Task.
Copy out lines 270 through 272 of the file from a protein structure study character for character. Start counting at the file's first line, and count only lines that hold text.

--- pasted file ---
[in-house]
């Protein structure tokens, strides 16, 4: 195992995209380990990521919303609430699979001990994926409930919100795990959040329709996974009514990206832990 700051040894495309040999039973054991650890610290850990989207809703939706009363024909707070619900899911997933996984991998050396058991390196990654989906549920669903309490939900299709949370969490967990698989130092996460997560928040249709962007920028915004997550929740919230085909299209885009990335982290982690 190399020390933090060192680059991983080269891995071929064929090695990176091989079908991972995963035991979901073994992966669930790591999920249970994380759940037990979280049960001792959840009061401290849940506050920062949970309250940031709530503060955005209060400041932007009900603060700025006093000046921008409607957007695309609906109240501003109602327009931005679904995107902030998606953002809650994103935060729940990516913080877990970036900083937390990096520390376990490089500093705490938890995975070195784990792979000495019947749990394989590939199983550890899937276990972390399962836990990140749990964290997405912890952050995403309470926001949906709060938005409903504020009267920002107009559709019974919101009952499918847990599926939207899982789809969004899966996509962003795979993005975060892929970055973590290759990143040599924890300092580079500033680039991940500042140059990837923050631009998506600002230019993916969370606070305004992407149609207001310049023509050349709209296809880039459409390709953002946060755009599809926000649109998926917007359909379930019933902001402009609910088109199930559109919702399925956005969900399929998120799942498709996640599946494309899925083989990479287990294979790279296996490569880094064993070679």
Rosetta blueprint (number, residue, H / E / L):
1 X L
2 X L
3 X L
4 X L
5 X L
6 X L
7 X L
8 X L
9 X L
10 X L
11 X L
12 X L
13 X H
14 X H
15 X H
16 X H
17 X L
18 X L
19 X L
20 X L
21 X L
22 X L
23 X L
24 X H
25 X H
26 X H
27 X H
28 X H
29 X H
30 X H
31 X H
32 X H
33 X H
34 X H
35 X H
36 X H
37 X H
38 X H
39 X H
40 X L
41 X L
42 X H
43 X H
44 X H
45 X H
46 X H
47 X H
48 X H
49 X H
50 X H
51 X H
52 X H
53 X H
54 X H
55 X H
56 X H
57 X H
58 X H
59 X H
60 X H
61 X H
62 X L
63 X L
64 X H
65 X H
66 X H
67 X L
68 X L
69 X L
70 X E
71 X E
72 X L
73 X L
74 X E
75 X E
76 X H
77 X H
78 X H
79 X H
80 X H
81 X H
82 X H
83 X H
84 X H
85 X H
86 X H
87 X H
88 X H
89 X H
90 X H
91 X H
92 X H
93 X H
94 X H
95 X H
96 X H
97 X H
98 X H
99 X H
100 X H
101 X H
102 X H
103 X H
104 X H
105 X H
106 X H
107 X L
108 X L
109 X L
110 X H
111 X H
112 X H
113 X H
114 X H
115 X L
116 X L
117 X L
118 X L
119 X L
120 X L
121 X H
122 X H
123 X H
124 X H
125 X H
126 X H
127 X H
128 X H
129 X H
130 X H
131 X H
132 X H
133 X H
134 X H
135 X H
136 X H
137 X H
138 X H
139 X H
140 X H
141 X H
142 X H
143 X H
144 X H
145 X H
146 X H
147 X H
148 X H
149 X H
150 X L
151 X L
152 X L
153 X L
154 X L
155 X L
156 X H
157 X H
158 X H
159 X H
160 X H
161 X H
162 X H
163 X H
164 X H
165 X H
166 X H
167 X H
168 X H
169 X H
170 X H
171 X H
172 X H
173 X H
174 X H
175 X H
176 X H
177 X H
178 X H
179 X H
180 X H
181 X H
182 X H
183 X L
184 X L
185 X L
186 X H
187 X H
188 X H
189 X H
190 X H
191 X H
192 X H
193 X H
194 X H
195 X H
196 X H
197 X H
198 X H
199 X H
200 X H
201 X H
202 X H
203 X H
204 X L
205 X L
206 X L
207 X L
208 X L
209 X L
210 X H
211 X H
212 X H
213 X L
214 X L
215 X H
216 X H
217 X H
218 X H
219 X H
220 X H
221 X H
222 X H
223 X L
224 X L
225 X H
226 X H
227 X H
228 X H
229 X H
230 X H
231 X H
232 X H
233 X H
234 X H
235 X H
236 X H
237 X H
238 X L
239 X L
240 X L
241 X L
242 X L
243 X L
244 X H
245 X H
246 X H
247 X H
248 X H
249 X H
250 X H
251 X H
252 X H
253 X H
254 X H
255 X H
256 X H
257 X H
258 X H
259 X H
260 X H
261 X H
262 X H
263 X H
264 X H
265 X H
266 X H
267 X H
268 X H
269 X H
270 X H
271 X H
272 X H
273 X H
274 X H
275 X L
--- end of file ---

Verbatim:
267 X H
268 X H
269 X H